[llvm-dev] Enable Contributions Through Pull-request For LLVM
Sam Elliott via llvm-dev
llvm-dev at lists.llvm.org
Mon Nov 11 08:47:13 PST 2019
I have a few reactions to this proposal
The first is that I do think changing too many parts of the project infrastructure in a short space of time is not sensible. LLVM has just finished a big SVN to git migration, which for builders and other tooling hasn’t been particularly easy. It’s not clear that the tooling and documentation has entirely caught up with this migration, but I’m sure it will. There has been a proposal to move away from bugzilla, which does seem like a pressing concern, of more importance.
Secondly, I do not think the github pull request system is nearly as good as phabricator’s patch review system. I use “patch history” during every single review (something github entirely lacks), as well as the ability to mark parent and child patches. I also find the comment interface on phabricator to accurately show all the discussion and feedback, both in context (inline comments), and chronologically. In contrast, I regularly find github decides not to load comments, or marks them as resolved before they are (and hides them). I do not wish the quality of LLVM’s codebase to be beholden to the choices github makes around which parts of the discussion to show me. And the issues with subscribing to github issues carry over to subscribing to github pull requests.
I understand that this proposal, in its original form, does not deprecate Phabricator, but it seems like the discussion has moved far closer towards this point.
In a more general point, some of these major decisions are very hard to gauge the sentiment through the mailing list. I know that some other communities run yearly surveys to understand the state of the ecosystem and their community’s feelings on some of the more far-reaching changes to the project - maybe now is a good moment for one, given we have so many proposals up for consideration (this one, github issues, the build system simplification)?
> On 7 Nov 2019, at 5:32 am, Mehdi AMINI via llvm-dev <llvm-dev at lists.llvm.org> wrote:
> Hi all,
> Now that we're on GitHub, we can discuss about pull-requests.
> I'd like to propose to enable pull-request on GitHub, as a first step as an experimental channel alongside the existing methods for contributing to LLVM.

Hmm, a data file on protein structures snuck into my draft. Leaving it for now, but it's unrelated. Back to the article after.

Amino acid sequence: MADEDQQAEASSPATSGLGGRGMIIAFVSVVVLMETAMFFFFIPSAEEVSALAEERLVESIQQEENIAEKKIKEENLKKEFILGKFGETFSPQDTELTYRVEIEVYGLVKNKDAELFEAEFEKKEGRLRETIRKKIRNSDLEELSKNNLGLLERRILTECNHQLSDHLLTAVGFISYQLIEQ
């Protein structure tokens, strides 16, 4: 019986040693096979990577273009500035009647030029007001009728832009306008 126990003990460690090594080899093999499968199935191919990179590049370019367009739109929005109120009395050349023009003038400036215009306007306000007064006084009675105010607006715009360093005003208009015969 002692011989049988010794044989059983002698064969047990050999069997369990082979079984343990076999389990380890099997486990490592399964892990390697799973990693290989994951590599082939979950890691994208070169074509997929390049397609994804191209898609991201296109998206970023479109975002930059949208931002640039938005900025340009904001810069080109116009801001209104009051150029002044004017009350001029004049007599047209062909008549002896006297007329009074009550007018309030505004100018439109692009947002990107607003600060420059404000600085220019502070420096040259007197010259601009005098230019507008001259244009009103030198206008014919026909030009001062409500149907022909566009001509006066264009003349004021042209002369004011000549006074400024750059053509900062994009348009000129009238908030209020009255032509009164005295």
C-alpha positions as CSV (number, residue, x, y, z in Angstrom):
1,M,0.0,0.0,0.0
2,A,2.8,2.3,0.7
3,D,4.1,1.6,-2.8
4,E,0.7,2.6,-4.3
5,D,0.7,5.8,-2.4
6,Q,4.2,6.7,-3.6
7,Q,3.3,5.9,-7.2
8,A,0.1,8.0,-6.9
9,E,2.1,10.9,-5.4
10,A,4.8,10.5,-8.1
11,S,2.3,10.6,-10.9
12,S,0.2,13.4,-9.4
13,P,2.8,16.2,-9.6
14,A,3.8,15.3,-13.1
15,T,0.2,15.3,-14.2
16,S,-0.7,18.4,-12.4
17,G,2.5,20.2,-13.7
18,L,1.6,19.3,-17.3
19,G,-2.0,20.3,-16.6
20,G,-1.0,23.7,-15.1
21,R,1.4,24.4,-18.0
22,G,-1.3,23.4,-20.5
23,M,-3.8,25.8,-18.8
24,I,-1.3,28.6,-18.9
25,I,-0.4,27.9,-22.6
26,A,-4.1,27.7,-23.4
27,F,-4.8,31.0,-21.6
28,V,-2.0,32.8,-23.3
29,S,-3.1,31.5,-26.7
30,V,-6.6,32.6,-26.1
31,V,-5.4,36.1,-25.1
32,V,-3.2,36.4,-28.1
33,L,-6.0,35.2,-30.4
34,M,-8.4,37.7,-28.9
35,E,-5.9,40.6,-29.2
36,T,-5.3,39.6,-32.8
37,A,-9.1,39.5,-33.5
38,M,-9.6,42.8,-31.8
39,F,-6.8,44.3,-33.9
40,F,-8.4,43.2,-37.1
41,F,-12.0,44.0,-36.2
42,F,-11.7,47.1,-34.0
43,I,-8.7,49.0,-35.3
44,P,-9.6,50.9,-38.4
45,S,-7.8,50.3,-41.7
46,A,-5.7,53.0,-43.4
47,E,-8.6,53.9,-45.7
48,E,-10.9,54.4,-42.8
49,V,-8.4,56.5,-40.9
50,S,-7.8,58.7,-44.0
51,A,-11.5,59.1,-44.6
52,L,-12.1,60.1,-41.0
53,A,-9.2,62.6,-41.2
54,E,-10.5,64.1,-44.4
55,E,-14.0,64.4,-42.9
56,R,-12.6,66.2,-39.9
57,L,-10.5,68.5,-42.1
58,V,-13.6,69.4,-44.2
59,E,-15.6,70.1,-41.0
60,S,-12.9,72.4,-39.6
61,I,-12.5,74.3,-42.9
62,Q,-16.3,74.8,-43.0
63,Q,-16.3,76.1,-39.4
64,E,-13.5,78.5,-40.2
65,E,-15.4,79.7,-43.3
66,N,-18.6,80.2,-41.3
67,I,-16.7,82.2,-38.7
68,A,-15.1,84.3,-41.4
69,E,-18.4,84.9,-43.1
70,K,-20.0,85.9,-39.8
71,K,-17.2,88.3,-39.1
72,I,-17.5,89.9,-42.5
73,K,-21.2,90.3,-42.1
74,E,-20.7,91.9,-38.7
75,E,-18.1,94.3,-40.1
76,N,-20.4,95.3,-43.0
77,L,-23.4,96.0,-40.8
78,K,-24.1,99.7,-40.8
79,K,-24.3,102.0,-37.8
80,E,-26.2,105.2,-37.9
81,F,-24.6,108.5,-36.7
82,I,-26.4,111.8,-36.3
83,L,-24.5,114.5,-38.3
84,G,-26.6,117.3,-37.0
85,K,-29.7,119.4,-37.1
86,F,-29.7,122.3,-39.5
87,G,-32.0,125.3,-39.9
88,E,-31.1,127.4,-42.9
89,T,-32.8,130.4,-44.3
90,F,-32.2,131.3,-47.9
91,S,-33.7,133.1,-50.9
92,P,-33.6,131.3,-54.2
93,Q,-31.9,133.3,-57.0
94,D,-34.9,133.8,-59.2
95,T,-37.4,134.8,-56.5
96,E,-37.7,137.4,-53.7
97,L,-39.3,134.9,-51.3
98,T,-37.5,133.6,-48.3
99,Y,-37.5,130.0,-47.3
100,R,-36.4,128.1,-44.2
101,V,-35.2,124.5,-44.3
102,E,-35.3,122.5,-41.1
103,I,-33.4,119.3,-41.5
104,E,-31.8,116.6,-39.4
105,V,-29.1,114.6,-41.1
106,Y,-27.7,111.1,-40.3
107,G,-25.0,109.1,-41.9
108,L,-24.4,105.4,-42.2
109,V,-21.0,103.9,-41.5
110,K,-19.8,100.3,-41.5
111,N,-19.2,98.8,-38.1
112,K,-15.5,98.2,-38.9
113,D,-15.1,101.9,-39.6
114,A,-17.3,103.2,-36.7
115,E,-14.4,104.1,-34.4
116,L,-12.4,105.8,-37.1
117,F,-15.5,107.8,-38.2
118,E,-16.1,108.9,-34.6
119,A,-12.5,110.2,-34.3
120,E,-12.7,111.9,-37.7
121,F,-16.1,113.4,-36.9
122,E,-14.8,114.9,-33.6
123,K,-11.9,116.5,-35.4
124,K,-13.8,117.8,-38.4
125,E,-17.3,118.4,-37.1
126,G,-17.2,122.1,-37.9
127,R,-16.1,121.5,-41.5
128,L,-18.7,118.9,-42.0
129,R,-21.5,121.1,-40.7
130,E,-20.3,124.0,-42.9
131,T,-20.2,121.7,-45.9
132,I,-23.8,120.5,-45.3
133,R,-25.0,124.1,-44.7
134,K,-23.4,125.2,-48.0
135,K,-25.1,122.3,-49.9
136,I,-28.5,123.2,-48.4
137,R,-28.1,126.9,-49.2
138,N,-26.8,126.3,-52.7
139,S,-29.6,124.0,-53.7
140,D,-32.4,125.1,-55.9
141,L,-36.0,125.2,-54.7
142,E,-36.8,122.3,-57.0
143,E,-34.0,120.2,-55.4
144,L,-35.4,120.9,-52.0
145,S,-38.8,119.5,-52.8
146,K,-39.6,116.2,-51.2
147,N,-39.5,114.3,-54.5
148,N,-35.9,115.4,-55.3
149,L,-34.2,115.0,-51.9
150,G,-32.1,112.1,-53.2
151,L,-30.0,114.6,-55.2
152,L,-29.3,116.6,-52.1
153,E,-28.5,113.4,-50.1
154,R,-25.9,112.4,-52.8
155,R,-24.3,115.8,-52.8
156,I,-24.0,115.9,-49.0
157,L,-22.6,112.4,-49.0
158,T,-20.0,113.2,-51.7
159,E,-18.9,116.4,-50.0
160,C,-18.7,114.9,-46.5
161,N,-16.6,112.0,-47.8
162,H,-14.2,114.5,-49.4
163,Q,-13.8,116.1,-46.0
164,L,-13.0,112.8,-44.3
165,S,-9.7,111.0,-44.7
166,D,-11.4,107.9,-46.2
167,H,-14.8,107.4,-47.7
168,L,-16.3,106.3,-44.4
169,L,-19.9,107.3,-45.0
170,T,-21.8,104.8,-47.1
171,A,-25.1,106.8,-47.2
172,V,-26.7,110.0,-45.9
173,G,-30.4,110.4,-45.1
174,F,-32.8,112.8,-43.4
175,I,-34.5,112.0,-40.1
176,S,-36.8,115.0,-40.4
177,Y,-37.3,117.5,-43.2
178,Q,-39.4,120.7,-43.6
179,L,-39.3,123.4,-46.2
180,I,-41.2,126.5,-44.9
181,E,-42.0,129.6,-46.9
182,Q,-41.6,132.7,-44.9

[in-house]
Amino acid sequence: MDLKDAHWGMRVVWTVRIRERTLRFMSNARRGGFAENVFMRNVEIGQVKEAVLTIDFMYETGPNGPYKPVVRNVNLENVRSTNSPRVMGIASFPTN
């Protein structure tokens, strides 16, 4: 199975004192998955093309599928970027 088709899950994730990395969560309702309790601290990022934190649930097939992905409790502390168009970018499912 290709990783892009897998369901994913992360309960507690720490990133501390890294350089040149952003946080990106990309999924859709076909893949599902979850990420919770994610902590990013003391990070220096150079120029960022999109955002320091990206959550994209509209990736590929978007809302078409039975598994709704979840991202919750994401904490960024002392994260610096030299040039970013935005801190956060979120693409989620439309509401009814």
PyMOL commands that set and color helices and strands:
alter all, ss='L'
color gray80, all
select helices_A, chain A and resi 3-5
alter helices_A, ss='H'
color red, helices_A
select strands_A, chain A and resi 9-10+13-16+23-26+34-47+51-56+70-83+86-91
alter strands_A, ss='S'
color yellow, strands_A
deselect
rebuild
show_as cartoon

> This would allow to find workflow issues and address them, and also LLVM contributors in general to start getting familiar with pull-requests without committing to switching to pull-requests immediately. The community should evaluate after a few months what would the next steps be.
> GitHub pull-requests is the natural way to contribute to project hosted on GitHub: this feature is so core to GitHub that there is no option to disable it!
> The current proposal is to allow to integrate contributions to the LLVM project directly from pull-requests. In particular the exact setup would be the following:
> - Contributors should use their own fork and push a branch in their fork.
> - Reviews can be performed on GitHub. The canonical tools are still the mailing-list and Phabricator: a reviewer can request the review to move to Phabricator.
> - The only option available will be to “squash and merge”. This mode of review matches the closest our current workflow (both phabricator and mailing-list): conceptually independent contributions belongs to separate review threads, and thus separate pull-requests.
> This also allow the round of reviews to not force-push the original branch and accumulate commits: this keeps the contextual history of comments and allow to visualize the incremental diff across revision of the pull-request.
> - Upon “merge” of a pull-request: history is linear and a single commit lands in master after review is completed.
> As an alternative staging proposal: we could enable pull-requests only for a small subset of sub-projects in LLVM (i.e. not LLVM/clang to begin with for example) in the repo. In this case, we would propose to begin with the MLIR project (as soon as it gets integrated in the monorepo). This would be a good candidate to be the guinea pig for this process since it does not yet have a wide established community of contributors, and the current contributors are already exclusively using pull-requests.
> Here is a more complete doc on the topic: https://docs.google.com/document/d/1DSHQrfydSjoqU9zEnj3rIcds6YN59Jxc37MdiggOyaI
> LLVM Developers mailing list
> llvm-dev at lists.llvm.org
Software Developer - LLVM
More information about the llvm-dev